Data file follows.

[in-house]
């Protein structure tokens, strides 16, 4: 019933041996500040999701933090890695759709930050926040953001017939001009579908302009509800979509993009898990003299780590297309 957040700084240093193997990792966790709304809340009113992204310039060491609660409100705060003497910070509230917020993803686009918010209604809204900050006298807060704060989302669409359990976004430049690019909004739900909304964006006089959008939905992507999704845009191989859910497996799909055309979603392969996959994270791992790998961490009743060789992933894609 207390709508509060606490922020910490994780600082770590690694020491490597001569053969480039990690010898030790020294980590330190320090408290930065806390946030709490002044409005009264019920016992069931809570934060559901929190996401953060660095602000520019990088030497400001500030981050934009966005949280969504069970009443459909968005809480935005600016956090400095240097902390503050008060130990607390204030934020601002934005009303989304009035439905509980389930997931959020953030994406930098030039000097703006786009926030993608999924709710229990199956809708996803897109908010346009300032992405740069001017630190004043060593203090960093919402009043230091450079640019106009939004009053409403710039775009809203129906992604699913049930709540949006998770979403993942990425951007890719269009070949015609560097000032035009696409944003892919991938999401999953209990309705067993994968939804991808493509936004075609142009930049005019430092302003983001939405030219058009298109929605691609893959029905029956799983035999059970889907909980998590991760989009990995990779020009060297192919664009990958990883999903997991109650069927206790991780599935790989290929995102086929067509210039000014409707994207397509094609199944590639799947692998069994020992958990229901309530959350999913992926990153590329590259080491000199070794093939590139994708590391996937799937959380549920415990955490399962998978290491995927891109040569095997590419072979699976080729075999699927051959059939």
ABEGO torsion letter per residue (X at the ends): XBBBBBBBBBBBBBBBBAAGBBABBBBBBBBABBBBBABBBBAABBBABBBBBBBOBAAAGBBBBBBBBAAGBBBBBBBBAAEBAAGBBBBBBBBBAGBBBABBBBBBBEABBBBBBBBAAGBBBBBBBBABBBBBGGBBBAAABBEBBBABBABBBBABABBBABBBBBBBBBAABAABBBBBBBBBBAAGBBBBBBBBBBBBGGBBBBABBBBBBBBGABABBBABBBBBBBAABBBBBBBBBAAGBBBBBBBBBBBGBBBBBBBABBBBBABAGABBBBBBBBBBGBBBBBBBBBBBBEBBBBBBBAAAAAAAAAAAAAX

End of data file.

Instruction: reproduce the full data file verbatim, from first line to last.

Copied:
[in-house]
């Protein structure tokens, strides 16, 4: 019933041996500040999701933090890695759709930050926040953001017939001009579908302009509800979509993009898990003299780590297309 957040700084240093193997990792966790709304809340009113992204310039060491609660409100705060003497910070509230917020993803686009918010209604809204900050006298807060704060989302669409359990976004430049690019909004739900909304964006006089959008939905992507999704845009191989859910497996799909055309979603392969996959994270791992790998961490009743060789992933894609 207390709508509060606490922020910490994780600082770590690694020491490597001569053969480039990690010898030790020294980590330190320090408290930065806390946030709490002044409005009264019920016992069931809570934060559901929190996401953060660095602000520019990088030497400001500030981050934009966005949280969504069970009443459909968005809480935005600016956090400095240097902390503050008060130990607390204030934020601002934005009303989304009035439905509980389930997931959020953030994406930098030039000097703006786009926030993608999924709710229990199956809708996803897109908010346009300032992405740069001017630190004043060593203090960093919402009043230091450079640019106009939004009053409403710039775009809203129906992604699913049930709540949006998770979403993942990425951007890719269009070949015609560097000032035009696409944003892919991938999401999953209990309705067993994968939804991808493509936004075609142009930049005019430092302003983001939405030219058009298109929605691609893959029905029956799983035999059970889907909980998590991760989009990995990779020009060297192919664009990958990883999903997991109650069927206790991780599935790989290929995102086929067509210039000014409707994207397509094609199944590639799947692998069994020992958990229901309530959350999913992926990153590329590259080491000199070794093939590139994708590391996937799937959380549920415990955490399962998978290491995927891109040569095997590419072979699976080729075999699927051959059939």
ABEGO torsion letter per residue (X at the ends): XBBBBBBBBBBBBBBBBAAGBBABBBBBBBBABBBBBABBBBAABBBABBBBBBBOBAAAGBBBBBBBBAAGBBBBBBBBAAEBAAGBBBBBBBBBAGBBBABBBBBBBEABBBBBBBBAAGBBBBBBBBABBBBBGGBBBAAABBEBBBABBABBBBABABBBABBBBBBBBBAABAABBBBBBBBBBAAGBBBBBBBBBBBBGGBBBBABBBBBBBBGABABBBABBBBBBBAABBBBBBBBBAAGBBBBBBBBBBBGBBBBBBBABBBBBABAGABBBBBBBBBBGBBBBBBBBBBBBEBBBBBBBAAAAAAAAAAAAAX